"It Didn't Work Out," Margary Allingham's contribution, relates the story of how an obnoxious, boastful old showman is extinguished by his own vanity. Is it murder if you merely taunt someone into doing something stupidly dangerous? I rather liked this tale, perhaps because it's more about personalities than puzzles.

Not so much Father Ronald Knox's "The Fallen Idol," in which a fictional dictator meets his doom in the equivalent of a locked room - an apartment under constant guard. One would need a minute-by-minute timeline to actually puzzle the thing out, plus the main clue relies on a word association experiment, which feels a lot like cheating. Definitely my least favorite of the lot.

"The Policeman Only Taps Once," by Anthony Berkeley, tells the story of a con man who ends up conned into marriage; so outmatched, indeed, is our protagonist by his cannier spouse, she even manages to trick him into murdering himself. It's rather fun watching these two reprehensible souls endeavoring to outwit each other, though I'm still trying to process the fact that - apparently - it used to be a common thing for women to dip their hair in petrol as a beauty treatment. Seriously?

In Russell Thorndike's "Strange Death of Major Scallion," an odious, blackmailing British officer is extinguished by the man he is blackmailing. The elaborateness of the plot is a little hard to swallow, but "death by ant" is definitely a novel approach to murder!

Dorothy's Sayers contribution to the collection, "Blood Sacrifice," was my favorite, and definitely the most psychologically authentic of the lot. Indeed, it's hard to say for certain whether a murder actually occurs, though there is certainly murderous intent. For this reason, I'd easily nominate this as the most "perfect" murder of the lot.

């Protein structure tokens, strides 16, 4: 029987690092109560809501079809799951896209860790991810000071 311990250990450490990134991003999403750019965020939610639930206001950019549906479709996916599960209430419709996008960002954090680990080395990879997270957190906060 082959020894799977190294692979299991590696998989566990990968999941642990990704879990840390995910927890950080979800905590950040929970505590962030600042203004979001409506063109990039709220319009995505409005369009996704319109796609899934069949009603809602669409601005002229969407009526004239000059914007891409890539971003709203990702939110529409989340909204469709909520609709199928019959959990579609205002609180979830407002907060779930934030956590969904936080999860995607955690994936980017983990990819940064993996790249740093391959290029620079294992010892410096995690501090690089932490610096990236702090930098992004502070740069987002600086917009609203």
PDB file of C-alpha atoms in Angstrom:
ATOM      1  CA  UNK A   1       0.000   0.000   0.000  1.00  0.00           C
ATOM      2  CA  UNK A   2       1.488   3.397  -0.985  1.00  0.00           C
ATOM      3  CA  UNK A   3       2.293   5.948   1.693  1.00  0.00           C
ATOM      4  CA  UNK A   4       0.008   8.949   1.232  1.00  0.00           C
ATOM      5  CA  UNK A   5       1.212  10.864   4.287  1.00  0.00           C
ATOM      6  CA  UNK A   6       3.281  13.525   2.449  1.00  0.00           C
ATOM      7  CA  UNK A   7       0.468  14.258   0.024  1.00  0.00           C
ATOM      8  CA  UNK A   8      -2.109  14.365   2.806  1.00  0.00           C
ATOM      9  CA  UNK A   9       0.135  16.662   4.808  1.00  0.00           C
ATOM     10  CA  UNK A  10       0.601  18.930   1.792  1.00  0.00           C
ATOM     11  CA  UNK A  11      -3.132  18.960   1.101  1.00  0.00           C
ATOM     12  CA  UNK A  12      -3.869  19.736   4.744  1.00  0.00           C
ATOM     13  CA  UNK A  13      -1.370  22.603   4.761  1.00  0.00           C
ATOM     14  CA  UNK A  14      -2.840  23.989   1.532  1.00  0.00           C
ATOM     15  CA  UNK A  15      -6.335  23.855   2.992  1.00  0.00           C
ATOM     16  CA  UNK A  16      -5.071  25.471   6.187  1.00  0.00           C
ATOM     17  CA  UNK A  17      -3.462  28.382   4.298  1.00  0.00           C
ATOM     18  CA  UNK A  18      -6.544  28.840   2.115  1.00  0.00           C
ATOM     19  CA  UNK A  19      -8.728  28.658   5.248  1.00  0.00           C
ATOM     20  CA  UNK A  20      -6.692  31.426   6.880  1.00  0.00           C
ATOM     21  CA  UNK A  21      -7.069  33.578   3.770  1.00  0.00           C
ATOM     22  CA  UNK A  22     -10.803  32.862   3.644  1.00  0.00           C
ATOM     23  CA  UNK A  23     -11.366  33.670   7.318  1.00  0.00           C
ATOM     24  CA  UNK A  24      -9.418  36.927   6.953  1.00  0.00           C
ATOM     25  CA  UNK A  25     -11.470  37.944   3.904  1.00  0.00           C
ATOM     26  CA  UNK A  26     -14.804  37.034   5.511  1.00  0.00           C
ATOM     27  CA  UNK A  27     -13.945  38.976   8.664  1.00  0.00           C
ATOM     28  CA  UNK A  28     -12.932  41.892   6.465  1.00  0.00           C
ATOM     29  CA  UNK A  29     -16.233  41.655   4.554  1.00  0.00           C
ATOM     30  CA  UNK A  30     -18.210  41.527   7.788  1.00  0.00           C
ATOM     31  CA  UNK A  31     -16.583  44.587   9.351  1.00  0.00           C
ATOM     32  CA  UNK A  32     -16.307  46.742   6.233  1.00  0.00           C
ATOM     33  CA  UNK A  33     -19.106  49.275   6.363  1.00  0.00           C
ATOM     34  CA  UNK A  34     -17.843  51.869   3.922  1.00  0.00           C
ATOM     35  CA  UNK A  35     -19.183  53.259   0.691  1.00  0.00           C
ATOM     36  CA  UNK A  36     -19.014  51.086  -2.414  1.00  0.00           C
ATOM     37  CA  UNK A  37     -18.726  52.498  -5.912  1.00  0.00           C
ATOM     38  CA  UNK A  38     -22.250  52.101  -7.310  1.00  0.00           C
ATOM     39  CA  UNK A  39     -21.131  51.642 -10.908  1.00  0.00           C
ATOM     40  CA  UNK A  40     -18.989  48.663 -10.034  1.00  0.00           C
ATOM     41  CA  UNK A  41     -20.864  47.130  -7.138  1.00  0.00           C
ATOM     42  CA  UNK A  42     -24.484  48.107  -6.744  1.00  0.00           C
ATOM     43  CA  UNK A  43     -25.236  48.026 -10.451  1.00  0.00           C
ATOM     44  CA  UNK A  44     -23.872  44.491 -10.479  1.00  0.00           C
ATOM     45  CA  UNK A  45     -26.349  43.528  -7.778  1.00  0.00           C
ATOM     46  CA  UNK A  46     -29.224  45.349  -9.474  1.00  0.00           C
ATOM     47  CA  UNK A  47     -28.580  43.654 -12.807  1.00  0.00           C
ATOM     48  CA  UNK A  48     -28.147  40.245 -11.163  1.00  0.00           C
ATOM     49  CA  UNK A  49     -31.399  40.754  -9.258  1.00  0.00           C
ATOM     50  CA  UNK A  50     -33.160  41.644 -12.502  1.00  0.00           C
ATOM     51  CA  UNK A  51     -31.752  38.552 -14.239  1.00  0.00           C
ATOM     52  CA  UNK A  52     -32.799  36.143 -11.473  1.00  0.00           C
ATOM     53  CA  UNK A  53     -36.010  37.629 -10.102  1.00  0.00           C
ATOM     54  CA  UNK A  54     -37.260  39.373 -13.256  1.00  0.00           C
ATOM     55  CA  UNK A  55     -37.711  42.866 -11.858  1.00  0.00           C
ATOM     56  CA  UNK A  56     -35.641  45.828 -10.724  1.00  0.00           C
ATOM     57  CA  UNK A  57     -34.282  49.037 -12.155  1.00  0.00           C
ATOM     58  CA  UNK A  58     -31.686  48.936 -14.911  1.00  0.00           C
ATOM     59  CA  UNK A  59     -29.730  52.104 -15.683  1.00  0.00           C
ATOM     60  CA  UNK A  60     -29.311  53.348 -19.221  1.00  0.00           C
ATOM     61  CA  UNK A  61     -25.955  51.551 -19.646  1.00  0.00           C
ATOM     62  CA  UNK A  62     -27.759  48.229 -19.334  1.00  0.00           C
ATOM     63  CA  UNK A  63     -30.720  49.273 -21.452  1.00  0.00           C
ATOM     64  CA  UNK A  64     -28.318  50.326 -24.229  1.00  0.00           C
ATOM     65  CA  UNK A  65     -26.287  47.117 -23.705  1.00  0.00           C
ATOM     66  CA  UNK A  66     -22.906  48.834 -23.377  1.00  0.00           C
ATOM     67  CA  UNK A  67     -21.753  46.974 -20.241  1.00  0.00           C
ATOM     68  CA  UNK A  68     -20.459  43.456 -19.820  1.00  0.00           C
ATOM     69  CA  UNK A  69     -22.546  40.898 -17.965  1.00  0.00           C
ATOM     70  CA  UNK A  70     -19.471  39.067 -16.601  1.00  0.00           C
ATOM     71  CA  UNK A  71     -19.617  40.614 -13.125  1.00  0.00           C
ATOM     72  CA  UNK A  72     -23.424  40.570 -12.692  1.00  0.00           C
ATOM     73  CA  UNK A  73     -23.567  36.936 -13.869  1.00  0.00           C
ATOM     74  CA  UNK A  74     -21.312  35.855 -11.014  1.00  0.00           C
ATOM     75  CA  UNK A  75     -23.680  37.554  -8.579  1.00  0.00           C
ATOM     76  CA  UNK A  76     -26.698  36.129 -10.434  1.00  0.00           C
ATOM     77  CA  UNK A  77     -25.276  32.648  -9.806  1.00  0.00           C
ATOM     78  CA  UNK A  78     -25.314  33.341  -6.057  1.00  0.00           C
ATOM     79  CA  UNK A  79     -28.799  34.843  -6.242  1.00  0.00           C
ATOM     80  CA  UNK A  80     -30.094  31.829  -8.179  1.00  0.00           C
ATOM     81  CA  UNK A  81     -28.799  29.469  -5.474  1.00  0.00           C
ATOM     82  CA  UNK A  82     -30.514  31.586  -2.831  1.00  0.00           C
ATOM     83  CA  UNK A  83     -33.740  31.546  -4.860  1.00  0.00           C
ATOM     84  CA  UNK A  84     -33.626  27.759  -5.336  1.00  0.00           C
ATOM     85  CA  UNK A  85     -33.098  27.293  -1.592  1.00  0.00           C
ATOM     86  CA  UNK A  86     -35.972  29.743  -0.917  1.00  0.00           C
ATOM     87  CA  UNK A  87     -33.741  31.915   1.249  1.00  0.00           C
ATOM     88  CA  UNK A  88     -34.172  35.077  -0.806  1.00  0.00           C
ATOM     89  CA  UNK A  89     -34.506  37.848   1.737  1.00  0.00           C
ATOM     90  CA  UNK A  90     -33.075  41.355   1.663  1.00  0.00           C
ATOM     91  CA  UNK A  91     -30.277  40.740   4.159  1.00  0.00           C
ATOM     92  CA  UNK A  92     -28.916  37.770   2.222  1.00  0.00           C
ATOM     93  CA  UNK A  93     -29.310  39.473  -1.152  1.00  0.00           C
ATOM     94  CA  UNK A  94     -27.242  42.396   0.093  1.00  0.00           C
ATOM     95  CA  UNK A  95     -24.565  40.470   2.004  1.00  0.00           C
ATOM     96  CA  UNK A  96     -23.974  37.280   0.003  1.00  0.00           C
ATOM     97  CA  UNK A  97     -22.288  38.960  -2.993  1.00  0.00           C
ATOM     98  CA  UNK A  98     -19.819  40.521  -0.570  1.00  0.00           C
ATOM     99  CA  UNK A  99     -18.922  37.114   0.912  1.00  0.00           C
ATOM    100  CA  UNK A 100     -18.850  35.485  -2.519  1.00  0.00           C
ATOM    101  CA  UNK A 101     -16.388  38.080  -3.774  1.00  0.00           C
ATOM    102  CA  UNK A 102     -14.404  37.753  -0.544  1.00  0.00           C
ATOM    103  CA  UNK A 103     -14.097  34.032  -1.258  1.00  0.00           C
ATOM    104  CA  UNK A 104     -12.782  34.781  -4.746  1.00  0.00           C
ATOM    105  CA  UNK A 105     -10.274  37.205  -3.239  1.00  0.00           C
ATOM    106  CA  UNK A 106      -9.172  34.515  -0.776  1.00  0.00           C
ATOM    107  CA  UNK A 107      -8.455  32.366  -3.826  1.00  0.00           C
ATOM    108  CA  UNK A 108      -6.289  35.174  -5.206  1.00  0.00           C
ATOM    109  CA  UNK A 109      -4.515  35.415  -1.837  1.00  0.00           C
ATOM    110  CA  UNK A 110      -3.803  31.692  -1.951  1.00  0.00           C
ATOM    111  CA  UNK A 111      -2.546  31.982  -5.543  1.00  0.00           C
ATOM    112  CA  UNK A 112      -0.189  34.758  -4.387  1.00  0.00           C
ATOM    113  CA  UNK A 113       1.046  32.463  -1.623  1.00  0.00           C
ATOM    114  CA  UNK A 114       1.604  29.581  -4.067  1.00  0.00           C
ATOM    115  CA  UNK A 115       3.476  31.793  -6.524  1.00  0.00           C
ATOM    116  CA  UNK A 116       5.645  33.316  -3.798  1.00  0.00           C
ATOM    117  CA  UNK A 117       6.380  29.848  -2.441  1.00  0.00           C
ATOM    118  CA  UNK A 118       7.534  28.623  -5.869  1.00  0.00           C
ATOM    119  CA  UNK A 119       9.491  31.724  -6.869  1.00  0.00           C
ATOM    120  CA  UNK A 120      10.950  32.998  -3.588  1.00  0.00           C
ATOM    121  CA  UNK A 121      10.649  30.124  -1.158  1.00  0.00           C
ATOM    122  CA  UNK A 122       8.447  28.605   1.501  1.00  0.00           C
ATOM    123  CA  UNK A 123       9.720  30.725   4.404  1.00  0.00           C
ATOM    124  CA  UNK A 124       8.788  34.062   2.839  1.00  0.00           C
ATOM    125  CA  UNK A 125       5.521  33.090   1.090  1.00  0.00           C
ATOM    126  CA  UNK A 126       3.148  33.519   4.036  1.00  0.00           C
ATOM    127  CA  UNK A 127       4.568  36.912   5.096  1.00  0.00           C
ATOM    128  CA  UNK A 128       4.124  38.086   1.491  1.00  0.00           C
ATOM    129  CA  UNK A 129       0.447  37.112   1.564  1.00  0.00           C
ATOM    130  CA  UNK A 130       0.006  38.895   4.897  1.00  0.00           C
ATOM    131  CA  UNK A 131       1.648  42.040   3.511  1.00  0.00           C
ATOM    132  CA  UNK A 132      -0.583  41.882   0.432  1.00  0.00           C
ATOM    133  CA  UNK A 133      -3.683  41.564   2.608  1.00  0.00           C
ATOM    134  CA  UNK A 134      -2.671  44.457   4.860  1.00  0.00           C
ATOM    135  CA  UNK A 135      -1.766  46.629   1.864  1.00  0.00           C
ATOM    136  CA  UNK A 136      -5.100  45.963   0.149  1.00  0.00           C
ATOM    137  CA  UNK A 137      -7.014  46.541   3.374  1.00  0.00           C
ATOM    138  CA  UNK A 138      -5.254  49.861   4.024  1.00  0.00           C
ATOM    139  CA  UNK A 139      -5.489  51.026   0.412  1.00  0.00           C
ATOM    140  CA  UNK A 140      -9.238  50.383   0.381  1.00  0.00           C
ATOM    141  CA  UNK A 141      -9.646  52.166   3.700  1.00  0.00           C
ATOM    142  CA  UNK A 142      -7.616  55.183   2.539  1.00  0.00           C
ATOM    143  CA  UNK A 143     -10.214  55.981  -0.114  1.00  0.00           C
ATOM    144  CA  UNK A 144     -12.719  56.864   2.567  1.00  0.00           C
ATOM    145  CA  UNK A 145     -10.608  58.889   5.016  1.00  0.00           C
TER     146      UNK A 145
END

Regrettably, the collection ends on a weak note with Freeman Wills Croft's "The Parcel," in which yet another odious blackmailer meets his doom, this time through the agency of an explosive parcel. Forget any pretense of character development: this one is as dry as a Popular Mechanics article, and relies on no one being able to connect the murder and victim. Anyone who hangs out with the likes of Christie, Allingham and Sayers ought to be able to do better!
  Dorritt | Sep 3, 2017 |
Each story is followed by an afterword in which Ex-Supt. Cornish of the CID explains how in his view the police might have solved the case. Allingham's (about a musicahall singer ruined by her love for a worthless man) is tragic; Knox's (about the killing of a Latin American dictator in a quasi-locked room) is more cheerful and reminds me of GKC, which means i'ts better than usual for Knox. Anthony Berkeley's is told in a Damon Runyon style by an American crook who marries an Englisdh lady for her money,. ( )
  antiquary | Feb 10, 2011 |
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» Add other authors

Author nameRoleType of authorWork?Status
Club, Detectionprimary authorall editionsconfirmed
Allingham, MargeryContributorsecondary authorall editionsconfirmed
Berkeley, AnthonyContributorsecondary authorall editionsconfirmed
Christie, AgathaEssaysecondary authorall editionsconfirmed
Cornish, Ex-SuperintendantAfterwordsecondary authorall editionsconfirmed
Cornish, G. W.Contributorsecondary authorall editionsconfirmed
Crofts, Freeman WillsContributorsecondary authorall editionsconfirmed
Knox, Ronald ArbuthnottContributorsecondary authorall editionsconfirmed
Sayers, Dorothy L.Contributorsecondary authorall editionsconfirmed
Thorndike, RussellContributorsecondary authorall editionsconfirmed

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U.S. title is Six Against Scotland Yard.